Italian anti-mafia (DDA, Anti-Mafia District Directorate) magistrate, prosecutor Nicola Gratteri. (AFP Photo)
One of Italy's top women's indoor football teams defied a mafia-style threat in the heartland of the powerful 'Ndrangheta Sunday, taking to the pitch to the rallying cries of top sports figures.
Sporting Locri, a futsal team which competes in Italy's top Serie A league, looked set to close last month after its president received anonymous messages threatening both his toddler and the club.
But Sunday the players jogged out onto the hardcourt in the stadium in Locri in their burgundy and whites for a pre-match warm-up, chanting "I'll play!" to crowds of cheering fans in the stands.
Futsal is the increasingly popular brand of five-a-side indoor football -- and the latest version of Italy's favourite sport to be tainted by the country's shadowy underworld.
Club President Ferdinando Armeni bowed to pressure and resigned before Christmas, but the capitulation sparked a national outcry, with the Italian Football Federation (FIGC) stepping in to insist the team must play on.
With the club now headed up temporarily by the town's mayor Giovanni Calabrese, Sporting Locri will square up to Lazio in a match broadcast live on national television.
The Lazio team looked defiant Sunday as it flew in from Rome to Calabria, a region in the grip of the richest and most powerful syndicate in Europe and which in 2014 had the highest level of unemployment in Italy, at 23.4 percent.
Italian prosecutors have launched a probe into the messages ordering Armeni to shut down the club, including a note left on the car-seat of his three-year-old daughter.
"It could have been a big boss or the smallest criminal, but in any case, a threat is a threat," he told AFP.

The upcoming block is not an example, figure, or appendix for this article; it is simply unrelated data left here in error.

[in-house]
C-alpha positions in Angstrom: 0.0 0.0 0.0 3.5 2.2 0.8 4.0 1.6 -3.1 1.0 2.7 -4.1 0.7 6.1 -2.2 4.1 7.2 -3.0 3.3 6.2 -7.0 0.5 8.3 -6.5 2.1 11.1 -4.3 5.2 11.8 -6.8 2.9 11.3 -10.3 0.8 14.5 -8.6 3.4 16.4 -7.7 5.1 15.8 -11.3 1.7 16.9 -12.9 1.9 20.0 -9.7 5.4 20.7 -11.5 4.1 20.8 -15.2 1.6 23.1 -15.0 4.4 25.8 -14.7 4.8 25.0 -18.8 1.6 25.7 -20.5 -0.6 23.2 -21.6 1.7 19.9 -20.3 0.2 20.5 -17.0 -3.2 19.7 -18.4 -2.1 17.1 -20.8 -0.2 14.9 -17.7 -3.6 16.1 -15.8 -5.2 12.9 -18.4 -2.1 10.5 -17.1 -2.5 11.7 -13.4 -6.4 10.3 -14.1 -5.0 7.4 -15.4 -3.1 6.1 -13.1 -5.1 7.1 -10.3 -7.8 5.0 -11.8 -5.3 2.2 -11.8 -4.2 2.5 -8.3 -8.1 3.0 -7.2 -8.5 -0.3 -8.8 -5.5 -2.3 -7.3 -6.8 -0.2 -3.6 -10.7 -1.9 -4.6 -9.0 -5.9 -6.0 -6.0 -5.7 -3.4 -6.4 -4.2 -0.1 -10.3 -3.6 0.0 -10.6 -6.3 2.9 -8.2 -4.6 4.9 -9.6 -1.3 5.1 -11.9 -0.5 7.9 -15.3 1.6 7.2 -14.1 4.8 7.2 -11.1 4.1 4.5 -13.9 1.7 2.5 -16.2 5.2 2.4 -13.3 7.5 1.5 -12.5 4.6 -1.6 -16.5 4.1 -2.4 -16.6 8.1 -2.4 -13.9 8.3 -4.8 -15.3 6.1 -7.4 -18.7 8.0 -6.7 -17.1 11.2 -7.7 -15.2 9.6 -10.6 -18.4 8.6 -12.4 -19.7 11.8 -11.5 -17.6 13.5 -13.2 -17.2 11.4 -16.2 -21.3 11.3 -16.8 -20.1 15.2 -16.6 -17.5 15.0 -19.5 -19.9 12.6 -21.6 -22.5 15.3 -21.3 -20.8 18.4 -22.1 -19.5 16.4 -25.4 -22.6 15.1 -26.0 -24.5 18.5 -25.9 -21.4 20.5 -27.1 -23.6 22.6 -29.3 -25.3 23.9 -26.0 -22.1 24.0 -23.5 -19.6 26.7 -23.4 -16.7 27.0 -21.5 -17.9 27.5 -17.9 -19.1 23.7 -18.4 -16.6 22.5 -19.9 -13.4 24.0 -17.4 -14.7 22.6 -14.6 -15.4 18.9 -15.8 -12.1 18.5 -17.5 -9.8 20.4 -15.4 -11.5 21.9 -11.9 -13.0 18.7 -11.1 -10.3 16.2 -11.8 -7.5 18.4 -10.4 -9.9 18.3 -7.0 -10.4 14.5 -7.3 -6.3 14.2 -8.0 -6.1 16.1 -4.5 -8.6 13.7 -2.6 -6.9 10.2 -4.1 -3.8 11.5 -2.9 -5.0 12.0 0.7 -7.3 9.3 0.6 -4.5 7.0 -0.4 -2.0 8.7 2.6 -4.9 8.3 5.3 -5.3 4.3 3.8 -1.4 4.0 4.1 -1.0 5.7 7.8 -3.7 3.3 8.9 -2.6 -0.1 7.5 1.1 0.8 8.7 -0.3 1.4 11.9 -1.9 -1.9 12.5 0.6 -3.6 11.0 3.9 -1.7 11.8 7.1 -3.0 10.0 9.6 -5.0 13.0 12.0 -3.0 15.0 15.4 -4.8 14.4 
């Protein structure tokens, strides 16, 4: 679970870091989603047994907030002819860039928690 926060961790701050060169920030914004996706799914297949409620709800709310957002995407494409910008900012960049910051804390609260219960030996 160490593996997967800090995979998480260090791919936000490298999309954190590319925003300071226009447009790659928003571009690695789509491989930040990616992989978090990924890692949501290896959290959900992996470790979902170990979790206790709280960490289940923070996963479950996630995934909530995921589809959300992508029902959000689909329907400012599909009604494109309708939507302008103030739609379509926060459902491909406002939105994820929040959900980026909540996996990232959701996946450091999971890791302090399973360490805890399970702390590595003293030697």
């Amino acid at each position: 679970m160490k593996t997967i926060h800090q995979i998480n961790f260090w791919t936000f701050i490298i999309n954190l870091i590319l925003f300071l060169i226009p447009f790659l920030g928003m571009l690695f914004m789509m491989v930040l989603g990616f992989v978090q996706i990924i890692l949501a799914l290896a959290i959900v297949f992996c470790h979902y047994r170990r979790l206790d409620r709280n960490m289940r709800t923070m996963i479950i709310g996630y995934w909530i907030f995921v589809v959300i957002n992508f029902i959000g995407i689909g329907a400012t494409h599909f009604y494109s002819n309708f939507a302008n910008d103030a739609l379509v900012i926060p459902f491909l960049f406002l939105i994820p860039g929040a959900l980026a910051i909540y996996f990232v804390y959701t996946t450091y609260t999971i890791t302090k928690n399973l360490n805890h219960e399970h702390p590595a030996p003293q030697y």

"Going after children means you're playing outside the rules. And I don't know who I'm playing against. Maybe nothing will happen, but if this crazy person does something... I won't take the risk," he said.
The outgoing president, whose tyres were also slashed, said he had no idea who was behind the threats -- and denied press rumours that the real reason he resigned was because the club had finance problems after over-investing in players from Spain.
"The accounts are in order, Sporting Locri doesn't have any debts," he said.
Top anti-mafia prosecutor Nicola Gratteri, who has lived under armed guard for the past 26 years after death threats and several attempts on his life, told AFP "the team absolutely must not close its doors".
"They not only have to keep playing but they have to be given psychological assistance because I can only imagine the stress these poor girls have been put under," he said, adding that the team was "a source of pride for this region".
It was not clear who had made the threats or why, with Italian media speculating that the club may have been targeted because it is female, or because of financially-motivated reasons.
Football is a honeypot for the mafia, which makes vast profits from match-fixing as well as using the sport as a means to recycle ill-gotten gains.
It has proved especially useful for the 'Ndrangheta, which is credited with controlling much of the world's cocaine trade.
In May, 50 people were arrested in a vast sting which uncovered match-rigging by the mobster syndicate at some 30 football clubs, involving football players, coaches and club owners.
But Gratteri, 57, interviewed at the heavily-guarded police headquarters in the southern-Italian city, said he did not believe the 'Ndrangheta was behind the Sporting Locri threats.
"The 'Ndrangheta is present where there's money to be had and power to be had. In this case, there's no money, no power," he said.
"The 'Ndrangheta is something else: the 'Ndrangheta does not slash tyres, the 'Ndrangheta shoots, sets cars alight, causes serious harm".